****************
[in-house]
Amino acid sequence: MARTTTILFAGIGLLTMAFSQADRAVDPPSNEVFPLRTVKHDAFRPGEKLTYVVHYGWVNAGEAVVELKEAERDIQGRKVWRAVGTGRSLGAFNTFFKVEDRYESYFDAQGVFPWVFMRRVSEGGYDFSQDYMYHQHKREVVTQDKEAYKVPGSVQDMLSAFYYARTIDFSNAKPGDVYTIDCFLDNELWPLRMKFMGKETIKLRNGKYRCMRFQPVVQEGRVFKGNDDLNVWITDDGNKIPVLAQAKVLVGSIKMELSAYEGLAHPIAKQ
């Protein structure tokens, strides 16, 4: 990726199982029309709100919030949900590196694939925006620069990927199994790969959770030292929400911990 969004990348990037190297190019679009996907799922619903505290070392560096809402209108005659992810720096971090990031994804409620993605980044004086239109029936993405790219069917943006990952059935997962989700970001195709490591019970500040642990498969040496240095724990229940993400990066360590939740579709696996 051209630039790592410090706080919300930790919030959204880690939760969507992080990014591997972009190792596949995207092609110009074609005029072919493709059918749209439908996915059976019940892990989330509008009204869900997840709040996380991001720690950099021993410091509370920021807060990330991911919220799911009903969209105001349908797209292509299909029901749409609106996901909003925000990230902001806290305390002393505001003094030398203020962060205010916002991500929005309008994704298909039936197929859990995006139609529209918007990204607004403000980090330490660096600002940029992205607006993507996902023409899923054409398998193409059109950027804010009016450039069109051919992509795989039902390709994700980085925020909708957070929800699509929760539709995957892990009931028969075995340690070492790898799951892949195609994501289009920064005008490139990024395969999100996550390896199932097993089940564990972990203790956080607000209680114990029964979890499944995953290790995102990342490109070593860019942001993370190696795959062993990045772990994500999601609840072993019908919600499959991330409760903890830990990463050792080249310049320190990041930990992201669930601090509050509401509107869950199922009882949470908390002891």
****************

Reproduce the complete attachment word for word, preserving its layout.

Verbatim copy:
[in-house]
Amino acid sequence: MARTTTILFAGIGLLTMAFSQADRAVDPPSNEVFPLRTVKHDAFRPGEKLTYVVHYGWVNAGEAVVELKEAERDIQGRKVWRAVGTGRSLGAFNTFFKVEDRYESYFDAQGVFPWVFMRRVSEGGYDFSQDYMYHQHKREVVTQDKEAYKVPGSVQDMLSAFYYARTIDFSNAKPGDVYTIDCFLDNELWPLRMKFMGKETIKLRNGKYRCMRFQPVVQEGRVFKGNDDLNVWITDDGNKIPVLAQAKVLVGSIKMELSAYEGLAHPIAKQ
């Protein structure tokens, strides 16, 4: 990726199982029309709100919030949900590196694939925006620069990927199994790969959770030292929400911990 969004990348990037190297190019679009996907799922619903505290070392560096809402209108005659992810720096971090990031994804409620993605980044004086239109029936993405790219069917943006990952059935997962989700970001195709490591019970500040642990498969040496240095724990229940993400990066360590939740579709696996 051209630039790592410090706080919300930790919030959204880690939760969507992080990014591997972009190792596949995207092609110009074609005029072919493709059918749209439908996915059976019940892990989330509008009204869900997840709040996380991001720690950099021993410091509370920021807060990330991911919220799911009903969209105001349908797209292509299909029901749409609106996901909003925000990230902001806290305390002393505001003094030398203020962060205010916002991500929005309008994704298909039936197929859990995006139609529209918007990204607004403000980090330490660096600002940029992205607006993507996902023409899923054409398998193409059109950027804010009016450039069109051919992509795989039902390709994700980085925020909708957070929800699509929760539709995957892990009931028969075995340690070492790898799951892949195609994501289009920064005008490139990024395969999100996550390896199932097993089940564990972990203790956080607000209680114990029964979890499944995953290790995102990342490109070593860019942001993370190696795959062993990045772990994500999601609840072993019908919600499959991330409760903890830990990463050792080249310049320190990041930990992201669930601090509050509401509107869950199922009882949470908390002891």